The poverty drop was anticipated
Last Oct. 27, the Philippine Statistics Authority (PSA) released its newest report on poverty, stating that 16.5 percent of families were officially poor in 2015, compared to 19.7 percent in 2012. The report also provided the percentages of poor families in two earlier years: 21.0 in 2006, and 20.5 in 2009. The four readings were based on the triennial Family Income and Expenditure Survey (FIES).
The official triennial trend in poverty is correct. The drop in the official poverty incidence between 2012 and 2015 is welcome news, since it validates the decline in poverty as independently measured by Social Weather Stations, and published much earlier.
The SWS quarterly poverty figures for 2015 came out on time, and were all done by last January (“The value of self-rated poverty,” Opinion, 1/9/16). Average self-rated poverty (SRP) for the full year 2015 was 50 percent of families, compared to 54 percent in 2014, 52 percent in 2013, and also 52 percent in 2012.
SWS agrees that poverty was less in 2015 than three years earlier, in 2012. But what the new official triennial report misses is that poverty rose between 2012 and 2014. Remember, Supertyphoon “Yolanda” happened in November 2013.
SWS sees the decline in poverty as having continued this year (“Favorable news about poverty,” 5/28/16; “Favorable poverty news again,” 8/6/16; and “Poverty at historic low,” 10/15/16). In the first three quarters of 2016, average SRP was 44 percent.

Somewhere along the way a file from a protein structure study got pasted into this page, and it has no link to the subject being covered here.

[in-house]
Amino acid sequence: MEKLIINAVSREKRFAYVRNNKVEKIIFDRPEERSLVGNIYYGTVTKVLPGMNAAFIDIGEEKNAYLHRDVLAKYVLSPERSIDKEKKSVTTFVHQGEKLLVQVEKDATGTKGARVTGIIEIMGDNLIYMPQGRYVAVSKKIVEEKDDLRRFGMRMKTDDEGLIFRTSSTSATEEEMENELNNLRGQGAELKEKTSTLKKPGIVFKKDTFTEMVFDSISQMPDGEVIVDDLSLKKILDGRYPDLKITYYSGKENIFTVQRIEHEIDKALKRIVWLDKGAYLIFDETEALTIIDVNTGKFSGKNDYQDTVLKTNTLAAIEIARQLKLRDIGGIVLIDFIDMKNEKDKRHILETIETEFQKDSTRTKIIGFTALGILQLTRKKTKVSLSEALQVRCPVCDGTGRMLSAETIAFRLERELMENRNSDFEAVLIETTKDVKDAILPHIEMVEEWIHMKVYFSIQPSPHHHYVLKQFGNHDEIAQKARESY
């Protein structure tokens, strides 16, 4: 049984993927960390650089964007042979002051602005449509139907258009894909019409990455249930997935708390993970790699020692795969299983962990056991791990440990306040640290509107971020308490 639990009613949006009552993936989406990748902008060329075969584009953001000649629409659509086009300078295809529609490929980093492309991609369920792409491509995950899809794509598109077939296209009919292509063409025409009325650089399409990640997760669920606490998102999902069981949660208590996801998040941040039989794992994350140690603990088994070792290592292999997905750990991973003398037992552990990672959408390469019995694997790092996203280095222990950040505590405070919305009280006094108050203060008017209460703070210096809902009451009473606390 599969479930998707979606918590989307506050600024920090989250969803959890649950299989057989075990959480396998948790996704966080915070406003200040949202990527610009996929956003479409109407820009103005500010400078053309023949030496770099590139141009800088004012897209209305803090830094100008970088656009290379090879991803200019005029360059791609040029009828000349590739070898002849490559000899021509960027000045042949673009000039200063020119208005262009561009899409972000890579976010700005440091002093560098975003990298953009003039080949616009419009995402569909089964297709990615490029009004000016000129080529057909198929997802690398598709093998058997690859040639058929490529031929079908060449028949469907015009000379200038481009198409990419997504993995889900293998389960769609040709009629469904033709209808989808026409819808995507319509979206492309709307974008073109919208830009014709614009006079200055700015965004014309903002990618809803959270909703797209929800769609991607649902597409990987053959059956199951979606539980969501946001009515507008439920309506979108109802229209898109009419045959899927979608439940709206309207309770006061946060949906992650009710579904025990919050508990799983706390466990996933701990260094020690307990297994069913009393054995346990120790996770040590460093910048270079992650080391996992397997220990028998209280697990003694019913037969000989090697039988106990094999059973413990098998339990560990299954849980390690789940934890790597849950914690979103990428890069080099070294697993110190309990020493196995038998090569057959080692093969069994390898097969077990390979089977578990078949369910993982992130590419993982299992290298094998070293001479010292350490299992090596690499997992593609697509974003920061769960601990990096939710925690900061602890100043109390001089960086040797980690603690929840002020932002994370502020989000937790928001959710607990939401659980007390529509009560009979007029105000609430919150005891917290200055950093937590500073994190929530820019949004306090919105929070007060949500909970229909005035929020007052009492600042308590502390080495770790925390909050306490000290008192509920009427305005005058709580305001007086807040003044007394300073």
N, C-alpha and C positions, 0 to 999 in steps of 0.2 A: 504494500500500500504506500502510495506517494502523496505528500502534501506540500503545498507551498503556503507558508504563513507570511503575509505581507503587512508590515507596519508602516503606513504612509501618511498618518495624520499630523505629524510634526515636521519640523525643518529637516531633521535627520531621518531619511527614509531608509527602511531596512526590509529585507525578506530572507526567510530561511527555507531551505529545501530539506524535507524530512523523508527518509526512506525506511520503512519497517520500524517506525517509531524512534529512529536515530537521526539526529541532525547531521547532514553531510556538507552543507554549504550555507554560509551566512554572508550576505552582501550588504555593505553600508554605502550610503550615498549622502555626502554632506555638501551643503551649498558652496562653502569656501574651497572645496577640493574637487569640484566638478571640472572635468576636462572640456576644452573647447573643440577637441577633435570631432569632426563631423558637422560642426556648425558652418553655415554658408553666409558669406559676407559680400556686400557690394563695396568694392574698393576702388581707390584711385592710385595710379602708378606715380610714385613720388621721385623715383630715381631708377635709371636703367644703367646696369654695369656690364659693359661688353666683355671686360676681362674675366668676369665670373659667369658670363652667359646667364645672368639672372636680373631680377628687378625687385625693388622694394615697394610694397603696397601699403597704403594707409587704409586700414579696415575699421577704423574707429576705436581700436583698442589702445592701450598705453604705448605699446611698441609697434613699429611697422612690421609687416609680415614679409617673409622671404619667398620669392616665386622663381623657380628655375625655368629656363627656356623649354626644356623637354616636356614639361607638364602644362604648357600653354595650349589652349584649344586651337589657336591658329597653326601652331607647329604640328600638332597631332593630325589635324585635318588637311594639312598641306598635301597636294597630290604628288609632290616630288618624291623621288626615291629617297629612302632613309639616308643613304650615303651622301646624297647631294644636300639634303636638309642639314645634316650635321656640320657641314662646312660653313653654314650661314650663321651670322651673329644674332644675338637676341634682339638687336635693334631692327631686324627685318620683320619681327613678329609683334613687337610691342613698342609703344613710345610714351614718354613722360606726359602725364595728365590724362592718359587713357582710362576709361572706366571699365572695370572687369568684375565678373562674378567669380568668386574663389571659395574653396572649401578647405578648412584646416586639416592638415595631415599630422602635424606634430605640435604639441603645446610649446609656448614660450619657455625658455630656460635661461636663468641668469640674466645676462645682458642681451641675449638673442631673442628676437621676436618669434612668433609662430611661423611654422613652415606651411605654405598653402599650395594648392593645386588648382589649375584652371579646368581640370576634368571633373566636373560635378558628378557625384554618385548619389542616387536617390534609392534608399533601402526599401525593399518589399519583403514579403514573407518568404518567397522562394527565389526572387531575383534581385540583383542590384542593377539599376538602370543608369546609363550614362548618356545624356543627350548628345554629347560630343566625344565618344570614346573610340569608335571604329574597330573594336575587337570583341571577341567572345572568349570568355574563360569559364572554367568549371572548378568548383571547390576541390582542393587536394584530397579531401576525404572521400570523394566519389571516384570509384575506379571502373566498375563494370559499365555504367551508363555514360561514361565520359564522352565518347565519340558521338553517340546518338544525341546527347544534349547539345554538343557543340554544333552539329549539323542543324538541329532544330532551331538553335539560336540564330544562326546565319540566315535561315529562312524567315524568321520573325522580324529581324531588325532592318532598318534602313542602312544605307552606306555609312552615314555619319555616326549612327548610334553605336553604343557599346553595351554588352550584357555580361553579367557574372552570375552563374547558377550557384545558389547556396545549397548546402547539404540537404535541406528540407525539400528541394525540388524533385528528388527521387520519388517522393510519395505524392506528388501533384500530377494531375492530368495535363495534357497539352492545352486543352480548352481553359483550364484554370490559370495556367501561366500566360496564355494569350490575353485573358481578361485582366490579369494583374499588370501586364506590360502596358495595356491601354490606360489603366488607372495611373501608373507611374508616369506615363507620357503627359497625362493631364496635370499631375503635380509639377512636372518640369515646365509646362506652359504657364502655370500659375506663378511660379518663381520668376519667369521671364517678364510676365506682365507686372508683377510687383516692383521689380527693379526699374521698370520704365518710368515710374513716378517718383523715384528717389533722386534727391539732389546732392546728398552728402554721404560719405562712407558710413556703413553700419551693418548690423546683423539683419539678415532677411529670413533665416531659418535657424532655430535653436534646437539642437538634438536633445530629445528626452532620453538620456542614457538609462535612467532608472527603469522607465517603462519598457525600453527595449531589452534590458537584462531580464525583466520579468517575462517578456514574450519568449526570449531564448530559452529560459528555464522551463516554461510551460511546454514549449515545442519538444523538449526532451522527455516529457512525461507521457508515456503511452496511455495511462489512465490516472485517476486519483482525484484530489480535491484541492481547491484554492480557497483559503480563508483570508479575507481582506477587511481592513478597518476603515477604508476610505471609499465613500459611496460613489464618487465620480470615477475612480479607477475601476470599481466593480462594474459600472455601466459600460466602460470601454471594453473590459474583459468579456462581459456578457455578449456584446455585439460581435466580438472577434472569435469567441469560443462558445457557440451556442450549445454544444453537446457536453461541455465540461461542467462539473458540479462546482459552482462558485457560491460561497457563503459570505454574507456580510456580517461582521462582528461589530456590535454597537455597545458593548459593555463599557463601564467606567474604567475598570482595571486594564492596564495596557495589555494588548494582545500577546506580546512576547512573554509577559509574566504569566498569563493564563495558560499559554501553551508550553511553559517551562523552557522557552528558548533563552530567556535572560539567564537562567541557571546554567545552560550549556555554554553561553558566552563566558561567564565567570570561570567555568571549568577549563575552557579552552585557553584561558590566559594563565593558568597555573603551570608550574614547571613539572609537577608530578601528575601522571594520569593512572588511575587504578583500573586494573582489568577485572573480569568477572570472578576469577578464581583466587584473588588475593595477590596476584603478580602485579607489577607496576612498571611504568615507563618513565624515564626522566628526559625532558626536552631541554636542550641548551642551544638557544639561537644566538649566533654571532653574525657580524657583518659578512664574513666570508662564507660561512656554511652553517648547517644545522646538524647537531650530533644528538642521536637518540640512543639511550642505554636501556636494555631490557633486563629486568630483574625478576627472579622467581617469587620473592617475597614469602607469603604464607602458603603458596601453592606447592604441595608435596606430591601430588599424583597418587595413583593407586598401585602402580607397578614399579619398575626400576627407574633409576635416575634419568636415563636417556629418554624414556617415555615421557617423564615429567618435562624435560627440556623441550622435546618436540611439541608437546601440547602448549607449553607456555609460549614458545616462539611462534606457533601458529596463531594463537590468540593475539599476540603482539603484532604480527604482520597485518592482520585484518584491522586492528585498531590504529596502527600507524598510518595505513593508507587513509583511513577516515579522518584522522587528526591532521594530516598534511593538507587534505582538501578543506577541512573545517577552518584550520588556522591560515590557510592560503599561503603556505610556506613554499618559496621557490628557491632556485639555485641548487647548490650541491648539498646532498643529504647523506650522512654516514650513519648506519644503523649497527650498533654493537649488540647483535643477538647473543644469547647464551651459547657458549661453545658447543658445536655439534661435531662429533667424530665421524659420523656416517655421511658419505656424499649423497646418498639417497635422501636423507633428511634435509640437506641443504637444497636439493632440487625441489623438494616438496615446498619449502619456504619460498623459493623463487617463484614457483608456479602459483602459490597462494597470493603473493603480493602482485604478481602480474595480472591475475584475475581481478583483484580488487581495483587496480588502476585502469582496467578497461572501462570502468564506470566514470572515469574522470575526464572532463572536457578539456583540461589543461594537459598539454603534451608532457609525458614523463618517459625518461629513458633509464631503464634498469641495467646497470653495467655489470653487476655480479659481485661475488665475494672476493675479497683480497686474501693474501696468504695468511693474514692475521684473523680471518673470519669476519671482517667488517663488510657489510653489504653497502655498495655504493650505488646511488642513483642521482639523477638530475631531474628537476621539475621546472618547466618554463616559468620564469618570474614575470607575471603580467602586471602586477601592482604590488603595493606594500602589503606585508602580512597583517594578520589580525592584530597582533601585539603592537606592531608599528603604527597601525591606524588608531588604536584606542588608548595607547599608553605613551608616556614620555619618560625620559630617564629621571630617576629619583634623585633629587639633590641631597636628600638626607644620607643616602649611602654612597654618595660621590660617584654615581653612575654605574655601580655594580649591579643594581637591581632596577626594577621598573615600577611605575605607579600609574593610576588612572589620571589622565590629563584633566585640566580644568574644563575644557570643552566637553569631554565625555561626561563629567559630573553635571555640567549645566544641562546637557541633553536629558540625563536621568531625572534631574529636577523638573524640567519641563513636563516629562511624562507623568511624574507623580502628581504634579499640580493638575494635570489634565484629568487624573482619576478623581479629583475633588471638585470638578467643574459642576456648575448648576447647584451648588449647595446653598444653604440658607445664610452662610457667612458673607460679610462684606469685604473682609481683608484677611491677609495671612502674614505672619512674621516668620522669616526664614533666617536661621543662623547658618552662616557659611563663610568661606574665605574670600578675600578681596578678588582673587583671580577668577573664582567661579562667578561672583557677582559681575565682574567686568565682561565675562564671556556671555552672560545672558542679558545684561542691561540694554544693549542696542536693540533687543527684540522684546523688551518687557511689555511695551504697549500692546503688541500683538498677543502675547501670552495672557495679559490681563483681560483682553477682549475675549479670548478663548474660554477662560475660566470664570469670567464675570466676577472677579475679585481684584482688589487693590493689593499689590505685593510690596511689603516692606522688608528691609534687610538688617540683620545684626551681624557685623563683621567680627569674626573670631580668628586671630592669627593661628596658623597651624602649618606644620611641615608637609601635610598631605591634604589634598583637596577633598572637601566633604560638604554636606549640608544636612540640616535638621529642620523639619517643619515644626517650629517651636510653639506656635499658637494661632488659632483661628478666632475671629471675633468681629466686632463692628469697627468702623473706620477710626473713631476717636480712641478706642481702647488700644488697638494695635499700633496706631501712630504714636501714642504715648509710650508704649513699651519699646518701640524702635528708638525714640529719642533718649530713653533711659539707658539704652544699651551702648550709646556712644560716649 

The downtrend in poverty in the past decade, as seen in the SWS surveys, was not smooth. That poverty did not consistently fall every year, much less every quarter, is not something strange. The more frequently something is measured, the more the opportunities to discover irregular—and realistic—movements.
What happened to the official annual poverty data of 2013 and 2014? The PSA actually has more poverty data than what it released last week. Why does it not acknowledge, I wonder, the official poverty data for 2013 and 2014, based on the Annual Poverty Indicators Surveys (Apis) done in the first semesters (“S1”) of those years?
On March 6, 2015, at a workshop of experts on poverty reduction at the Asian Institute of Management, then Socioeconomic Planning Secretary Arsenio Balisacan revealed that a new official report on poverty would be released that very day. I reported: “Dr. Balisacan announced the bad news that poverty worsened between 2013S1 and 2014S1. It rose from 18.6 to 20.0 percent among families, and it rose from 24.6 to 25.8 percent among people.” He thus validated the 2013-2014 increase in poverty earlier seen by SWS (see “Self-rated poverty proves its reliability,” Opinion, 3/14/15).
The 2013 and 2014 figures provided by Dr. Balisacan were based on the Apis, which has a questionnaire on income very similar to that of FIES. The PSA should devise a way to splice the figures from the FIES and the Apis, and not ignore the latter. (I tried, without success, to download the Apis reports from the PSA website for use in this column.)
The triennial FIES system takes too long to discover the poverty trend. Did the PSA do an Apis in 2016? Will it do one in 2017? If its next reference points for poverty will be 2018 and 2021, using the FIES, then its next figures will not come out until late 2019 and late 2022. Unless the new socioeconomic planning secretary, Ernesto Pernia, follows his predecessor’s example, President Duterte will have one—and only one—opportunity to see what happens to official poverty under his watch.
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